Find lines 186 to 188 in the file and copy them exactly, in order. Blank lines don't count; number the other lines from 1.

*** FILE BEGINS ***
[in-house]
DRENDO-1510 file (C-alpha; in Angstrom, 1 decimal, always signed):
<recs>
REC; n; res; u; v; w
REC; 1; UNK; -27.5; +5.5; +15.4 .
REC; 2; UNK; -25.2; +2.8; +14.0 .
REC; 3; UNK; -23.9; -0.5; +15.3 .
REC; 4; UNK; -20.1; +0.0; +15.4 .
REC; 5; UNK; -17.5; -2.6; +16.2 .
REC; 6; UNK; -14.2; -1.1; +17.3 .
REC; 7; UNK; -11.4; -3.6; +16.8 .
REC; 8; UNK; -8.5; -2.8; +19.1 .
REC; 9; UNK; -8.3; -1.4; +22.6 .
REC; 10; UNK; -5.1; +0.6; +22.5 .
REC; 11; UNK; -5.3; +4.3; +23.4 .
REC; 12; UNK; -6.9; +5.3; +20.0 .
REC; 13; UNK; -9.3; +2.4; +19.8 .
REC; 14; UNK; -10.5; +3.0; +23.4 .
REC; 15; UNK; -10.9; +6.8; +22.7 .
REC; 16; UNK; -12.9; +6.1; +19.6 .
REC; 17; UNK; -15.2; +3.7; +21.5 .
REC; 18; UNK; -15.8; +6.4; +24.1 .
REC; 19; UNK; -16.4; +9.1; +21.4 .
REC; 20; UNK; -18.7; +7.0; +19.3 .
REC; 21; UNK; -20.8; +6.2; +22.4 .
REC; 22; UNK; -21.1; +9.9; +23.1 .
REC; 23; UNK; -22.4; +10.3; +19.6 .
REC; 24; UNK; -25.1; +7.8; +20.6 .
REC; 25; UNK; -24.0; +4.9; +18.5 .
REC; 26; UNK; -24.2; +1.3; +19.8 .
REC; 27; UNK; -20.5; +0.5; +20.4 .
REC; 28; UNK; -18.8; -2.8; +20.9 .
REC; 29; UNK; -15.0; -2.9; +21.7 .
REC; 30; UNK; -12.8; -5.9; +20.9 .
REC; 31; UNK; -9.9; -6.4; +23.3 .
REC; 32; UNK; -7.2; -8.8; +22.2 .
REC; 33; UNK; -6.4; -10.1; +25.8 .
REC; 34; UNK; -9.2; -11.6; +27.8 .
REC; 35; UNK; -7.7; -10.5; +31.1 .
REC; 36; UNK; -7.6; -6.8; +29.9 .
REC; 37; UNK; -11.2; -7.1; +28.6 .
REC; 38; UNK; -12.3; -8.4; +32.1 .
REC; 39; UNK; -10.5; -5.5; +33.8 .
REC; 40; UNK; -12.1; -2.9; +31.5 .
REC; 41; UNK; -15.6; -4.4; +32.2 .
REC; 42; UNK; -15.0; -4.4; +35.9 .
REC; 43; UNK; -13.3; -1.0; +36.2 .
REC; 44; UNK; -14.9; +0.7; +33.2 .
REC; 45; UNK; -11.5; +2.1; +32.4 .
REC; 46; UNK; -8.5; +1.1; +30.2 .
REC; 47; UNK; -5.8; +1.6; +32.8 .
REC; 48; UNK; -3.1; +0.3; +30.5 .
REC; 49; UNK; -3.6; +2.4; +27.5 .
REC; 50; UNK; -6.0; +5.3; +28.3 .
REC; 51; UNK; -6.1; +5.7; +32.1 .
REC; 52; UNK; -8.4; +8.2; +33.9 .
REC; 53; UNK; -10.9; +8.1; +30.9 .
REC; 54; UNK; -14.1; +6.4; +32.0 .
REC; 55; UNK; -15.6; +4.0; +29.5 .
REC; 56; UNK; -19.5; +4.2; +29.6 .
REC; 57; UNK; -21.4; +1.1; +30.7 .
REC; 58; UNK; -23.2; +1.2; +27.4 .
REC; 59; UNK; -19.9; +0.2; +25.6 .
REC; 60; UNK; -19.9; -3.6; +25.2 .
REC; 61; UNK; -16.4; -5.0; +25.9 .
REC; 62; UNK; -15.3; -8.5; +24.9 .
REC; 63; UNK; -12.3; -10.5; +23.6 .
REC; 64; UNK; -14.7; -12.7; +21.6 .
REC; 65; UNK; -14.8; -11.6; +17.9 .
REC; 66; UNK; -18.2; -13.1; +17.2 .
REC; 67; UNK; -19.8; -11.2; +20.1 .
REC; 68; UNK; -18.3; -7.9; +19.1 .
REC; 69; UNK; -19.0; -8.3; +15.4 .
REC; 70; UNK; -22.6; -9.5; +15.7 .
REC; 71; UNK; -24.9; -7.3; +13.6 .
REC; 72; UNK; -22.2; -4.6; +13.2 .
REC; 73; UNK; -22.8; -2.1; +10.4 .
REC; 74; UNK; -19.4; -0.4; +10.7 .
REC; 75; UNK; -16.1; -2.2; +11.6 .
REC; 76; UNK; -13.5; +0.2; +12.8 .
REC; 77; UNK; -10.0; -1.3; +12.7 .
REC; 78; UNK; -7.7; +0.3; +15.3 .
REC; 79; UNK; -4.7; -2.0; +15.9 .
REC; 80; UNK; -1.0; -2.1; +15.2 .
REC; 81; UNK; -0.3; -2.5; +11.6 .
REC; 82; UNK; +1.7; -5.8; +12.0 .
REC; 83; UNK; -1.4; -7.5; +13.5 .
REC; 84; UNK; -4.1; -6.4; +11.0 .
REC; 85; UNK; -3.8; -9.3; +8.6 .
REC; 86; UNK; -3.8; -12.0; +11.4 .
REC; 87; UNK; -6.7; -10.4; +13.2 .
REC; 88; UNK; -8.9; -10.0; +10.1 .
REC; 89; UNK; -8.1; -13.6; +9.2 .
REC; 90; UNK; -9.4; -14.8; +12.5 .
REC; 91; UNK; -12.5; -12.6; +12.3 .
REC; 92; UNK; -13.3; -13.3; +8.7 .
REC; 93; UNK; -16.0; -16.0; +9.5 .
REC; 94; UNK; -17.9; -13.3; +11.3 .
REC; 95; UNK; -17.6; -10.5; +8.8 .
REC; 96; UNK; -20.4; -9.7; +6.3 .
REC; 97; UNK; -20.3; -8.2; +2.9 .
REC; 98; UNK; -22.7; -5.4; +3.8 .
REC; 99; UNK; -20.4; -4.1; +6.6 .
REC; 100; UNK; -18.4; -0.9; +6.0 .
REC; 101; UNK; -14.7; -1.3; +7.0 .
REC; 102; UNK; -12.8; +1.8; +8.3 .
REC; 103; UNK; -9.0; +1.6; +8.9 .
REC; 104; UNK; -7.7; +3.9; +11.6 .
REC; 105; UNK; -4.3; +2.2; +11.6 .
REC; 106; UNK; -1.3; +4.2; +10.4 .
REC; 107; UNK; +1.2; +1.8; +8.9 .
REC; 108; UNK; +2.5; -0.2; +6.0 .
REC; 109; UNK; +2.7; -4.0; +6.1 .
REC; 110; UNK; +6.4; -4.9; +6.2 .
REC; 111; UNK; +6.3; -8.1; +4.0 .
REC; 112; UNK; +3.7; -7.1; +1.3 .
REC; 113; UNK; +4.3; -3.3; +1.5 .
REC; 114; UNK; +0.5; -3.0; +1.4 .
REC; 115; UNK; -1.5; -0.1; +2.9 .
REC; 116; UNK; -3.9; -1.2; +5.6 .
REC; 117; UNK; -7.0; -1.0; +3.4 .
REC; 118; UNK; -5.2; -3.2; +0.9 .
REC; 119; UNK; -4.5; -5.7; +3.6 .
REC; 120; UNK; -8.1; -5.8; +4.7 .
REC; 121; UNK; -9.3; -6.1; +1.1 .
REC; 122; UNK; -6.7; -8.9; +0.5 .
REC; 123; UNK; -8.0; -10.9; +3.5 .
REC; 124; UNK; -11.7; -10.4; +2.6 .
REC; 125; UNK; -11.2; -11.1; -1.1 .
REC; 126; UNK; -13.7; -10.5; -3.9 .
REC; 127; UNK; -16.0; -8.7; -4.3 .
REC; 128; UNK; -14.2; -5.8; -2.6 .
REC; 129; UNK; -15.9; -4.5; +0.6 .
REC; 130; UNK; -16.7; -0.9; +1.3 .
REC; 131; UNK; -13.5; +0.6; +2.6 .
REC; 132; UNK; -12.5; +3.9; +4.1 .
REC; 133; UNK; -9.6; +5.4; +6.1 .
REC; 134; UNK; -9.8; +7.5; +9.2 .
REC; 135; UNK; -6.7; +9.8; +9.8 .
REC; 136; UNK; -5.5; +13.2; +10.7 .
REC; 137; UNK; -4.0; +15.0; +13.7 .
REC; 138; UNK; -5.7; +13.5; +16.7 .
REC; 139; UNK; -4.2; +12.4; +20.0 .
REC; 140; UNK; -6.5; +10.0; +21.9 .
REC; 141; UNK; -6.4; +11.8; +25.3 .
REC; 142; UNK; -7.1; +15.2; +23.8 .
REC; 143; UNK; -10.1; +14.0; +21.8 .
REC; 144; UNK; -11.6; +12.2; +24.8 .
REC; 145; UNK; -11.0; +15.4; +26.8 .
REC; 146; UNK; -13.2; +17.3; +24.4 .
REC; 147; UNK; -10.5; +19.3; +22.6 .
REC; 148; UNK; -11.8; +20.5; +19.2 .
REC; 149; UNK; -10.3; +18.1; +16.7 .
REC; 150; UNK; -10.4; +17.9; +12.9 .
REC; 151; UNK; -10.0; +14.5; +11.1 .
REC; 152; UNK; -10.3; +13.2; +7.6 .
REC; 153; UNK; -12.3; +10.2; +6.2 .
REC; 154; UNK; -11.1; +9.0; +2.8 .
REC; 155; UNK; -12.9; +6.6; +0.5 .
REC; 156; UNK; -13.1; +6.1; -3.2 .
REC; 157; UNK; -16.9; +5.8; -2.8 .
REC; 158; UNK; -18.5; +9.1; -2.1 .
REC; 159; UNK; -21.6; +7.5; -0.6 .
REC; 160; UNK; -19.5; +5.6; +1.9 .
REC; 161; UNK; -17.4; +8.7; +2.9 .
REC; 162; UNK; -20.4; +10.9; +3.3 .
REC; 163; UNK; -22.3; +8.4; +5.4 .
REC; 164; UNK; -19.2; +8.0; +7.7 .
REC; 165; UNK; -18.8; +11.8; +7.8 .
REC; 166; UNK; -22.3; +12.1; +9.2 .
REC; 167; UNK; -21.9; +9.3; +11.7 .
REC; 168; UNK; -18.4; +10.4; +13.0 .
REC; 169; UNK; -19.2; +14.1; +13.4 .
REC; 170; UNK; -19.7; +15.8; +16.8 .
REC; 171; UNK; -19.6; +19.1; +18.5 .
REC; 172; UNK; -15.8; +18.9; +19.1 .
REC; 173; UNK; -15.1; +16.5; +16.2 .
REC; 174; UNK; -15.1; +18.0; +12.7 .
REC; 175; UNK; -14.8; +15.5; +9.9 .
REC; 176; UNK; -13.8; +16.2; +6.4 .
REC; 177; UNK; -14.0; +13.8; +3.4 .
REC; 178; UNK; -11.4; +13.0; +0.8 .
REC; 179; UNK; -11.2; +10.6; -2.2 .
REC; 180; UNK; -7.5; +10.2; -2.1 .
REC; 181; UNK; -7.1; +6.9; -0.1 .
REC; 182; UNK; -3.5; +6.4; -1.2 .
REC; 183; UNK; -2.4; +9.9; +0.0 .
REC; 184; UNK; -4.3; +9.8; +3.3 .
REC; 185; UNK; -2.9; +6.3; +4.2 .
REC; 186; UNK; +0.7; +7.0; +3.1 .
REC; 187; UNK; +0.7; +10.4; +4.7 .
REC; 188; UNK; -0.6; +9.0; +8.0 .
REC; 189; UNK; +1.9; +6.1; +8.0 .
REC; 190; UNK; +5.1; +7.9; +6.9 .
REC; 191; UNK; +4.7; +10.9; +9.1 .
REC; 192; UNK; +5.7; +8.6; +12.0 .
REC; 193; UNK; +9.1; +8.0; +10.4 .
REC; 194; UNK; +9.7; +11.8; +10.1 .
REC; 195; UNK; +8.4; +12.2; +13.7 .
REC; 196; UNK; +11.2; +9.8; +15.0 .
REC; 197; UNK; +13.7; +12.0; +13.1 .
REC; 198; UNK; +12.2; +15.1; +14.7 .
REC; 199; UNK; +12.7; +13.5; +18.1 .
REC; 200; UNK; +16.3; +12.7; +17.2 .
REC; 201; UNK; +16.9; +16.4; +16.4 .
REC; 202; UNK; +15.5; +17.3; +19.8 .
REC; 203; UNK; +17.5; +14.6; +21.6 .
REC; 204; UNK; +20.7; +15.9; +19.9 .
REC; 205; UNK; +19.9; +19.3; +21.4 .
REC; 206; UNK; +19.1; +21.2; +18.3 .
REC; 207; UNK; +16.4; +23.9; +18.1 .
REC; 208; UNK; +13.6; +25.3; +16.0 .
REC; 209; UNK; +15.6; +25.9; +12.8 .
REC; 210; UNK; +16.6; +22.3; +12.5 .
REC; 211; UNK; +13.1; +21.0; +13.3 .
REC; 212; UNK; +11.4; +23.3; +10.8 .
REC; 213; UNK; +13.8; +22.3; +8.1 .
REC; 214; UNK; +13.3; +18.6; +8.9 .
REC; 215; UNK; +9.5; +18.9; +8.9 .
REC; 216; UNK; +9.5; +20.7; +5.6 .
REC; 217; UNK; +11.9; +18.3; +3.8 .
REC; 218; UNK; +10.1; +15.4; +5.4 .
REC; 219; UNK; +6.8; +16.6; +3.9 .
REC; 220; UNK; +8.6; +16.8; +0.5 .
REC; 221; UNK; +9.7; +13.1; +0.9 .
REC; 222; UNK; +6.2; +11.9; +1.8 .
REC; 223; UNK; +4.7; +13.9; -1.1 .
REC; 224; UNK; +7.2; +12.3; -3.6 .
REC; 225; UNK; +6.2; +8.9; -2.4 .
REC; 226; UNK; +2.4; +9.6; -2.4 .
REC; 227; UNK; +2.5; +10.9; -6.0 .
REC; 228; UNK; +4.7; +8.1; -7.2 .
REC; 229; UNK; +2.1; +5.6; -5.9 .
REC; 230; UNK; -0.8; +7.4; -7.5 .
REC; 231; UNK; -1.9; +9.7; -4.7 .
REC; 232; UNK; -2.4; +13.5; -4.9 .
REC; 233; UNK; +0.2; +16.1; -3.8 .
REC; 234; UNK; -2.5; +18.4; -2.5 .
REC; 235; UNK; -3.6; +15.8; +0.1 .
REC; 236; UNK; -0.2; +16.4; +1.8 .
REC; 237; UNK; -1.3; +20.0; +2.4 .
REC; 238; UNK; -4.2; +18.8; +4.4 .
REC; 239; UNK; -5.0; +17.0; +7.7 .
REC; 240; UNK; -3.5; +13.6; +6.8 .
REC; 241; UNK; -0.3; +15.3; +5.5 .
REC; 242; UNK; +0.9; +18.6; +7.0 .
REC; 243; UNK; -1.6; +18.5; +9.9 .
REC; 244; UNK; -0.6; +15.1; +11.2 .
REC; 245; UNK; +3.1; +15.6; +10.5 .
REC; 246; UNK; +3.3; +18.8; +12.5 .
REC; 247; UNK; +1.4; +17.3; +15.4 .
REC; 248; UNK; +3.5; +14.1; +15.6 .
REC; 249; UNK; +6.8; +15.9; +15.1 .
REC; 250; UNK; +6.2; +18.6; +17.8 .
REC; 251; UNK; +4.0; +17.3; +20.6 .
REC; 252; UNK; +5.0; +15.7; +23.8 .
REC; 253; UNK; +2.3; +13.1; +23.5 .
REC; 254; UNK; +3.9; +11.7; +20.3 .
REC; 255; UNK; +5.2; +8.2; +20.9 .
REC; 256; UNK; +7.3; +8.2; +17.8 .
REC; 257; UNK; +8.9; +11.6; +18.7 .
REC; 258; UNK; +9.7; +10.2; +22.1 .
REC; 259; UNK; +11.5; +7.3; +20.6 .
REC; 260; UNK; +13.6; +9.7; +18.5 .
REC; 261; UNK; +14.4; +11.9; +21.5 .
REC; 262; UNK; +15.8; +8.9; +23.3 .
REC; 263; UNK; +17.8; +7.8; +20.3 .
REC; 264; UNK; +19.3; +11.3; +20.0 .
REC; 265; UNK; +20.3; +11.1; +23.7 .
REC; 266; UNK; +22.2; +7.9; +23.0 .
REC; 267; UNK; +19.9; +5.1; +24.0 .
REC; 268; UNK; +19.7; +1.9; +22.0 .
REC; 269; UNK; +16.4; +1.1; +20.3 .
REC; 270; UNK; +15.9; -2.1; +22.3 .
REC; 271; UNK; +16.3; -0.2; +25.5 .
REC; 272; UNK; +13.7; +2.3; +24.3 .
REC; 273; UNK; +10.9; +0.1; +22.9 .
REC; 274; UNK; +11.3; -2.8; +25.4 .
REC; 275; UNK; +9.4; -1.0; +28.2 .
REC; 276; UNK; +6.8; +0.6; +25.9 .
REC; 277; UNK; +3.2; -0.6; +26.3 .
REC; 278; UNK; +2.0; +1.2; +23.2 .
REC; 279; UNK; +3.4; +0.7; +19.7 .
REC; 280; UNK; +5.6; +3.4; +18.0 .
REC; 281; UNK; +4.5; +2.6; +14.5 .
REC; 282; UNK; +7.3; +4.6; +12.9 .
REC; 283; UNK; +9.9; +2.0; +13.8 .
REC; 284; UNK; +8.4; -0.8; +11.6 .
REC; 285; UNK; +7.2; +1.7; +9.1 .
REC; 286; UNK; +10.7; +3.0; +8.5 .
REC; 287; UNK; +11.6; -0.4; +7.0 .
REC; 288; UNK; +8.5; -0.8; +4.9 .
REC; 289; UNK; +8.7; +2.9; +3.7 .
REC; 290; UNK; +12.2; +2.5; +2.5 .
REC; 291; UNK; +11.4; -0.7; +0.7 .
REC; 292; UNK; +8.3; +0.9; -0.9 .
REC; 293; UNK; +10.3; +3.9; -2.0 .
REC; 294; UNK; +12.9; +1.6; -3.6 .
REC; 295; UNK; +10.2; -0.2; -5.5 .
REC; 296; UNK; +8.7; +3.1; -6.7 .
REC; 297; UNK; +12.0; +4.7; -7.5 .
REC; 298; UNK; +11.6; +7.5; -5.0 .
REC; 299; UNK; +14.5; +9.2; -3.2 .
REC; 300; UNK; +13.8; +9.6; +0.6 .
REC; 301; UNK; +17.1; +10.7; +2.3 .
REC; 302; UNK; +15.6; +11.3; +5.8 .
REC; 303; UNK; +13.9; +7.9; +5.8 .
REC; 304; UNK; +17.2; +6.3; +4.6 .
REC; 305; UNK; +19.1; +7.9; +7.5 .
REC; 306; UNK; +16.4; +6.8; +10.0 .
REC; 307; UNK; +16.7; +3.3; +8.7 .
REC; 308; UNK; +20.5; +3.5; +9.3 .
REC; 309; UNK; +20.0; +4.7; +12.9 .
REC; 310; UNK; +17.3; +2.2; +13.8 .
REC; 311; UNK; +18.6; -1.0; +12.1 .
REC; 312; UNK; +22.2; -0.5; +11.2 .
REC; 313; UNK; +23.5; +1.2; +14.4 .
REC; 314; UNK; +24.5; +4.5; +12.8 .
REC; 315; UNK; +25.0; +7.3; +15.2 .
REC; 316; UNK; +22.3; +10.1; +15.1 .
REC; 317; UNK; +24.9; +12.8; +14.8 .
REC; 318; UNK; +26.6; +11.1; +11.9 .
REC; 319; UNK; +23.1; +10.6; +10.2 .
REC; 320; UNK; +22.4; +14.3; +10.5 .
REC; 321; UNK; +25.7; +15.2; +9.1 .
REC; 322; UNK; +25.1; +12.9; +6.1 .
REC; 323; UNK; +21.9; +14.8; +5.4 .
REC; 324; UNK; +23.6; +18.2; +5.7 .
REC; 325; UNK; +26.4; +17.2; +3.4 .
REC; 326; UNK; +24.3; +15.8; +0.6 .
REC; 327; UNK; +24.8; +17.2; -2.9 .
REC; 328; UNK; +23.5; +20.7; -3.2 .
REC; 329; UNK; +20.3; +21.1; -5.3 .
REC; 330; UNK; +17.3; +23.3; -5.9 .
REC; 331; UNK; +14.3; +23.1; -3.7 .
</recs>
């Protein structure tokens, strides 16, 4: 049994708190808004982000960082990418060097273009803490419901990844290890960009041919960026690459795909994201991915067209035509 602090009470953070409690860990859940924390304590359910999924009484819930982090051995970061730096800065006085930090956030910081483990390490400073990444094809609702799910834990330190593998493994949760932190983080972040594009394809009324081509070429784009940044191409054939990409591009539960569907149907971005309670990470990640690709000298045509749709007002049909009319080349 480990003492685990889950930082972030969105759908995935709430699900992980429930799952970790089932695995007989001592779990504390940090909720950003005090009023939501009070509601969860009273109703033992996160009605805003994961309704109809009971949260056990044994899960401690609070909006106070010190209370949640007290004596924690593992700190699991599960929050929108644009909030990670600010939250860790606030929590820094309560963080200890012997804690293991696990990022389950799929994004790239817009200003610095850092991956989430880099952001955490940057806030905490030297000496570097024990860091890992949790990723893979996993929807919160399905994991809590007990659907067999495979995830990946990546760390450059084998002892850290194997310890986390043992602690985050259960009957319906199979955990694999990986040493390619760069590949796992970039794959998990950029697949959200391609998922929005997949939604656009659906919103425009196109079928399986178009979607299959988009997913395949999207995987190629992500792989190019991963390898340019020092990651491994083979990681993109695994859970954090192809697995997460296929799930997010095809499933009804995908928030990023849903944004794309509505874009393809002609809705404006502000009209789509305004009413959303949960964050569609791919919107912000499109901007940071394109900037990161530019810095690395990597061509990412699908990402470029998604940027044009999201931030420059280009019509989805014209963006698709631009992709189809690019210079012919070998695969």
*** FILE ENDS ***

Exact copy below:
REC; 182; UNK; -3.5; +6.4; -1.2 .
REC; 183; UNK; -2.4; +9.9; +0.0 .
REC; 184; UNK; -4.3; +9.8; +3.3 .